Boeing Delivers First 757-300 to Icelandair

The Boeing Company today delivered a Boeing 757-300 to Icelandair, the Icelandic carrier with an all-Boeing 757 fleet.

Icelandair currently operates nine 757-200s and one 757-200 Freighter. With the addition of the 757-300, Icelandair becomes the first carrier in the world to operate all models of the 757 simultaneously.

Icelandair also becomes the first airline to operate a dual-class 757-300 in the European market. The airplane will carry between 215 and 228 passengers, depending on configuration.

Icelandair will begin operation of their new 757-300 on the route between Reykjavik, Iceland, Copenhagen and London. With the flexibility and performance inherent to the 757 family, the carrier will be able to use the 757-300 to serve all existing markets, including Europe and North America.

"We will use this great aircraft to respond to the ever-increasing demand for Iceland as a destination in our key markets and to continue to offer our home market in Iceland excellent frequency and service," said Icelandair President and CEO Sigurdur Helgason.

At 179 feet (54.5 meters), the 757-300 is the largest single-aisle twinjet and has the lowest operating cost per seat-mile of any single-aisle or mid-sized airplane in its class. The airplane's interior is based on the award-winning design of the Boeing 777, using state-of-the-art lighting and design concepts to enhance the feeling of spaciousness.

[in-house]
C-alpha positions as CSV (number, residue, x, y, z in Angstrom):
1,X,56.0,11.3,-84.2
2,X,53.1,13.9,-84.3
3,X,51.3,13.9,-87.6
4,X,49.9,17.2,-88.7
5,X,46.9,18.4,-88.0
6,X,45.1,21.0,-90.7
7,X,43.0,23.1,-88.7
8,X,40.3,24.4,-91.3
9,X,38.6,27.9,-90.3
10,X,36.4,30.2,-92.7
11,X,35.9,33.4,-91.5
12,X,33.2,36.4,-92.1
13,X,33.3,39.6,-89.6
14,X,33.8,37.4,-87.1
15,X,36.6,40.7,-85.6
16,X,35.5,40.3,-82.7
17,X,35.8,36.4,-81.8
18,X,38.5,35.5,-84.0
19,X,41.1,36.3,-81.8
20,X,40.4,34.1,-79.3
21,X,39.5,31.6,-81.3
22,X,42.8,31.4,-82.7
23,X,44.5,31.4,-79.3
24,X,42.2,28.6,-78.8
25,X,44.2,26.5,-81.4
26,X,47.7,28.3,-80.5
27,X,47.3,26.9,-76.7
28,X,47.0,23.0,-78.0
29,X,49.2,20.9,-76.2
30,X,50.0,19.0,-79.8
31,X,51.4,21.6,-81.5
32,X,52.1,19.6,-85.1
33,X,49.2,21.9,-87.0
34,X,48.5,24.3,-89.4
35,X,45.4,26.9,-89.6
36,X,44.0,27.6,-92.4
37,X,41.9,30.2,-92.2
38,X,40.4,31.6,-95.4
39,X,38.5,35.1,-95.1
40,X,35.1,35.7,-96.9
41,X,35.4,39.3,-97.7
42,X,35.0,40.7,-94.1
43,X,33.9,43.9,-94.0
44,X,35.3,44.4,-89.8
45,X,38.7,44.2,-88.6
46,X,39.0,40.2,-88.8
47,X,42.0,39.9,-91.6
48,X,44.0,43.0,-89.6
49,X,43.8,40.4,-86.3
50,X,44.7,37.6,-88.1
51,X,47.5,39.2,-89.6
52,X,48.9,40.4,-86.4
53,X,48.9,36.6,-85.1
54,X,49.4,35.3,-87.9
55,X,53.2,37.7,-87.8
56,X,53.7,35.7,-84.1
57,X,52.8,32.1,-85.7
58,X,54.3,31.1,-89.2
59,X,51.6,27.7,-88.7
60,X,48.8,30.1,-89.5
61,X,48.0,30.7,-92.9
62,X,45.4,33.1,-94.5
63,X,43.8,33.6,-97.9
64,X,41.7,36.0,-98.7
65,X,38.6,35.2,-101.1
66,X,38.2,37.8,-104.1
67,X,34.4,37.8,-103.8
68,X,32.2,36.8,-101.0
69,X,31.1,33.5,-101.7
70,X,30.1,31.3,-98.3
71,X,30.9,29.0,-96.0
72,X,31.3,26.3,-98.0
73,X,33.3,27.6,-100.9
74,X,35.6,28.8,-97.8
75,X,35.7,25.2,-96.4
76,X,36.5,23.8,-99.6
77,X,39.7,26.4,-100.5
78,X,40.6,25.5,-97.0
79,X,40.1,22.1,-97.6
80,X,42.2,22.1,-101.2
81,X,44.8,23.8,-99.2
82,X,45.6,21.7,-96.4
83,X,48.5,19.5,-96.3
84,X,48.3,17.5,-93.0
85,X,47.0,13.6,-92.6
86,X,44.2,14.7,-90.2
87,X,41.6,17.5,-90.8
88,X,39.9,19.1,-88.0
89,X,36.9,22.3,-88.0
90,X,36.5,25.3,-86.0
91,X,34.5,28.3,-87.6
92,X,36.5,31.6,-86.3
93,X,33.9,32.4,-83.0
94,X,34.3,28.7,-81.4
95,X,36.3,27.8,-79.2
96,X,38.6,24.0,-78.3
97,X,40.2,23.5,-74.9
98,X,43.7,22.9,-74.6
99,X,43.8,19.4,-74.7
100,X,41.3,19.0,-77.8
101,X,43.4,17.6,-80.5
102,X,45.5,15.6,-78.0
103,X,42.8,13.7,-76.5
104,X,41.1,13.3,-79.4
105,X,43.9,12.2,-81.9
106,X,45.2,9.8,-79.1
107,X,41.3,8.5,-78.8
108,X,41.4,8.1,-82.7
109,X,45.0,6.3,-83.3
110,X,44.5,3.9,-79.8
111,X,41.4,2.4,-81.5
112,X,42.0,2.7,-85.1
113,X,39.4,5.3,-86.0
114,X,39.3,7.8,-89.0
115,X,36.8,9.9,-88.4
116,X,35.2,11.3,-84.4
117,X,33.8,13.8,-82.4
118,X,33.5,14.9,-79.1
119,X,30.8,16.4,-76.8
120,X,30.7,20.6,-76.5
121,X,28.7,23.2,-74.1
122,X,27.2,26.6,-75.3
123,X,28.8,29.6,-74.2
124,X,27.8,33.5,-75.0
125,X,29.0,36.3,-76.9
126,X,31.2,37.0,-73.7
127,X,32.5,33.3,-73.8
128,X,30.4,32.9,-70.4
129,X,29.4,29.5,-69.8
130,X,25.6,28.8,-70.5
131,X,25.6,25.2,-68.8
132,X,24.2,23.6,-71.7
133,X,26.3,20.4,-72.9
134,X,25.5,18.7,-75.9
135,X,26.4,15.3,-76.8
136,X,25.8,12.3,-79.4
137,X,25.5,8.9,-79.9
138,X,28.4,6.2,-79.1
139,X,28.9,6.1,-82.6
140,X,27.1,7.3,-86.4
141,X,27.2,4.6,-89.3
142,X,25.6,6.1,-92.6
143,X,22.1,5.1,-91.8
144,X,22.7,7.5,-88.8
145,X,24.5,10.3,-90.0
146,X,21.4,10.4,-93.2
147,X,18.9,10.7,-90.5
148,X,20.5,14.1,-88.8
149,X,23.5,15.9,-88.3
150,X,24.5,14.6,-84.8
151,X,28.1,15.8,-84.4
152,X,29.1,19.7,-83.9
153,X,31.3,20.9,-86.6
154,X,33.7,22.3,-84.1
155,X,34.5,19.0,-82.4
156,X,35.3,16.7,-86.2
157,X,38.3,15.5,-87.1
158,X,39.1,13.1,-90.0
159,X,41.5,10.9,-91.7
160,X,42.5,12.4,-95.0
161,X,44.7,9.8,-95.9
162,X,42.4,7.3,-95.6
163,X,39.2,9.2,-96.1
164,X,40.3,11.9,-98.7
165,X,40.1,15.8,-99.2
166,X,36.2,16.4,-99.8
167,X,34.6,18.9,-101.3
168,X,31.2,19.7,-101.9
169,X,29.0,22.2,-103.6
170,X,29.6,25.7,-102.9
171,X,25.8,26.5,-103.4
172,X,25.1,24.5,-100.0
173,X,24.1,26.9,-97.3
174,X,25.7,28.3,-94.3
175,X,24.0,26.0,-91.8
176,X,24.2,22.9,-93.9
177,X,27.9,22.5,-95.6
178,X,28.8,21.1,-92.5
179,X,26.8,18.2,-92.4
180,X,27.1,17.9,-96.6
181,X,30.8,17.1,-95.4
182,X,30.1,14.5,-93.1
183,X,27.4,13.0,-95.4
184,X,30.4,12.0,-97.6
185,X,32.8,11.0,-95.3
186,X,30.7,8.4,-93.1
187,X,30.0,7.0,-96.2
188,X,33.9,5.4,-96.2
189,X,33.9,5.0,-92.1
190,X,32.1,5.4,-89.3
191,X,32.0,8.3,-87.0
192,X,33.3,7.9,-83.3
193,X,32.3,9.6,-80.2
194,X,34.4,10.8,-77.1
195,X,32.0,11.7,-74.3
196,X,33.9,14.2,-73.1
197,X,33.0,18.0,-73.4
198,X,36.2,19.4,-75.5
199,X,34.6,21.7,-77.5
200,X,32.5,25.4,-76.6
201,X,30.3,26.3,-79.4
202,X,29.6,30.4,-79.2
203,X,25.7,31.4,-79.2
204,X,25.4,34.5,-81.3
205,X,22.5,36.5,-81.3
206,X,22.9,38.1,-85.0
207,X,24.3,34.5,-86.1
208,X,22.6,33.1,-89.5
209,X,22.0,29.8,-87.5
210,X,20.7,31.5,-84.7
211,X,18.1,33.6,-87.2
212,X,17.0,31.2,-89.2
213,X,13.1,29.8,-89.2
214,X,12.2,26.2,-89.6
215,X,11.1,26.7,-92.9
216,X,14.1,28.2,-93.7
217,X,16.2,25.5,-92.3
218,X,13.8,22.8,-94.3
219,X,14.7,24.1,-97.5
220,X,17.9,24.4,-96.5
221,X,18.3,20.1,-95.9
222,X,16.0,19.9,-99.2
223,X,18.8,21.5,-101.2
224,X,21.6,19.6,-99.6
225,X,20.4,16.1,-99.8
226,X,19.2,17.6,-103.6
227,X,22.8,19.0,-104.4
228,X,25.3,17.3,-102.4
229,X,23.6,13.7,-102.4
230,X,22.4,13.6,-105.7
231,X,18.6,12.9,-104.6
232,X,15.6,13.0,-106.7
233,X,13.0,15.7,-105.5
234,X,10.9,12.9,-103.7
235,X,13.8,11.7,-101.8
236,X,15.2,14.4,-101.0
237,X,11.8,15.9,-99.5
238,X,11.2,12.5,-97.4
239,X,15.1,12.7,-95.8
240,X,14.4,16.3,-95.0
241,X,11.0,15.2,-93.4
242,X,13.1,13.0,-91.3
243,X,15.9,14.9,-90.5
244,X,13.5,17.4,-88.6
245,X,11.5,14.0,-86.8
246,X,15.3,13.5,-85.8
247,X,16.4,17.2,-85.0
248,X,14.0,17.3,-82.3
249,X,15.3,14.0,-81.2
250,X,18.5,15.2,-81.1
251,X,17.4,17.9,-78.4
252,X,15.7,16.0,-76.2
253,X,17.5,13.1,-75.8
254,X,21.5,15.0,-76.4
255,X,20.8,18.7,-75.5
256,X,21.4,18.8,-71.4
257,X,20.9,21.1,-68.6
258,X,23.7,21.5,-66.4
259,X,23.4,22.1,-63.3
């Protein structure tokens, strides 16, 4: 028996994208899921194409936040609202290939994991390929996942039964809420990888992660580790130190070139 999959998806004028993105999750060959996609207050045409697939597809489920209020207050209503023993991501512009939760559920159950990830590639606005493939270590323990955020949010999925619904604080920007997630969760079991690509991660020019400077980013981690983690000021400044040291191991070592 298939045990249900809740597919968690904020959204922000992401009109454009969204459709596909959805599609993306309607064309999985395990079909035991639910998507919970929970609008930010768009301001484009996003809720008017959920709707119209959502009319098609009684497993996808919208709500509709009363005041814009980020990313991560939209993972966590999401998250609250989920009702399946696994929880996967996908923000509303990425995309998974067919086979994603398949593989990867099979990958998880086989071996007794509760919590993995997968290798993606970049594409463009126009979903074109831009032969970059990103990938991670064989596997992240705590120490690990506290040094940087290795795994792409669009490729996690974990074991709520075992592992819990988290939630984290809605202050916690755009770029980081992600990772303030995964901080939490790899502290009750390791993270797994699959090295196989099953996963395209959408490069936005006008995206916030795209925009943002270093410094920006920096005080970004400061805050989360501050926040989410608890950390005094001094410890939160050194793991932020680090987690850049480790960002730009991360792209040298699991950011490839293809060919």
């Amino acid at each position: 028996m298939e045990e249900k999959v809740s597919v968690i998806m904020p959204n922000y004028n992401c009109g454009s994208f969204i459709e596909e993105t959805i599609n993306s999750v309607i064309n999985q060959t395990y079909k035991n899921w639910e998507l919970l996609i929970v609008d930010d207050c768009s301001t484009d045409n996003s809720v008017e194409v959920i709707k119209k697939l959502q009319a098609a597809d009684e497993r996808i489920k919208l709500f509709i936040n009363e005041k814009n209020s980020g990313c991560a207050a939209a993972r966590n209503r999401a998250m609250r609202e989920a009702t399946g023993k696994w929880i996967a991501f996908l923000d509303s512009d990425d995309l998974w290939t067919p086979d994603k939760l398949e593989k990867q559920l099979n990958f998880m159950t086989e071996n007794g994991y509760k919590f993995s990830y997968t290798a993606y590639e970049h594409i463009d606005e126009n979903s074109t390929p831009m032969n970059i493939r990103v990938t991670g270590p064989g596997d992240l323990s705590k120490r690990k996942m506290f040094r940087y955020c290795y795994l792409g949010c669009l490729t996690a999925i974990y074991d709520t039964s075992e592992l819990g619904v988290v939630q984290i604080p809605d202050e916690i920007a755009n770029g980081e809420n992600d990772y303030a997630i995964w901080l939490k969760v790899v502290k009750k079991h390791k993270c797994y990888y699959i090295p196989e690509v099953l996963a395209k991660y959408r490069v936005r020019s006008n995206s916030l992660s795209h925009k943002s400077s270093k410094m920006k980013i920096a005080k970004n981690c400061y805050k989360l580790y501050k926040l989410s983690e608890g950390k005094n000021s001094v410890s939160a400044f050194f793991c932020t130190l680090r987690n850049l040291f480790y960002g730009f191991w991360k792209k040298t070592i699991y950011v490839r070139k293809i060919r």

"Throughout its history, Icelandair has devoted itself to providing its customers with the best service possible, and we're proud that the 757 has contributed in part to their great success," said Pat Shanahan, 757 program vice president and general manager. "Combined with Icelandair's installed fleet of 757-200s, the 757-300 will provide the carrier the flexibility to match capacity with demand and realize the corresponding economic benefit."

The 757 is environmentally friendly: It burns less fuel than older mid-range airplanes, meets community noise restrictions well below current Stage 3 limits and complies with strict new international emissions standards.

"The Boeing 757 has an excellent reputation as an environmentally friendly airplane," said Heiner Wilkens, senior vice president and general manager of Boeing in Europe. "This is an essential quality for any airline operating into the busy, noise-sensitive airports of Europe. It also offers the best economics of any aircraft in its category."

After years of success in the European inclusive tour operator market, the efficient single-aisle 757-300 debuted in scheduled, dual-class service in the North American market last year. The model has carried more than 1.3 billion passengers, more than four times the population of the United States and Canada combined. The 757 fleet has flown the equivalent of nearly 25,000 roundtrips between the Earth and the Moon.

The Rolls-Royce RB211-535 engine will power Icelandair's new 757-300. This engine type has the lowest delay, cancellation, in-flight shutdown and removal rates in its class, a factor that has given many airlines significant advantages through lower operating costs.

Icelandair operates flights from Boston, Baltimore/Washington, New York (JFK), Minneapolis/St. Paul, and Orlando, Fla., with nonstop service to Reykjavik and onward connections to Amsterdam, Netherlands; Copenhagen, Denmark; Stockholm, Sweden; Oslo, Norway; Frankfurt, Germany; Glasgow, Scotland; Paris and London.

The 757-300 also serves the European market in the fleets of Condor of Germany, JMC Airlines of the United Kingdom and Arkia of Israel.

For further information:
Sandy Angers
Cheryl Addams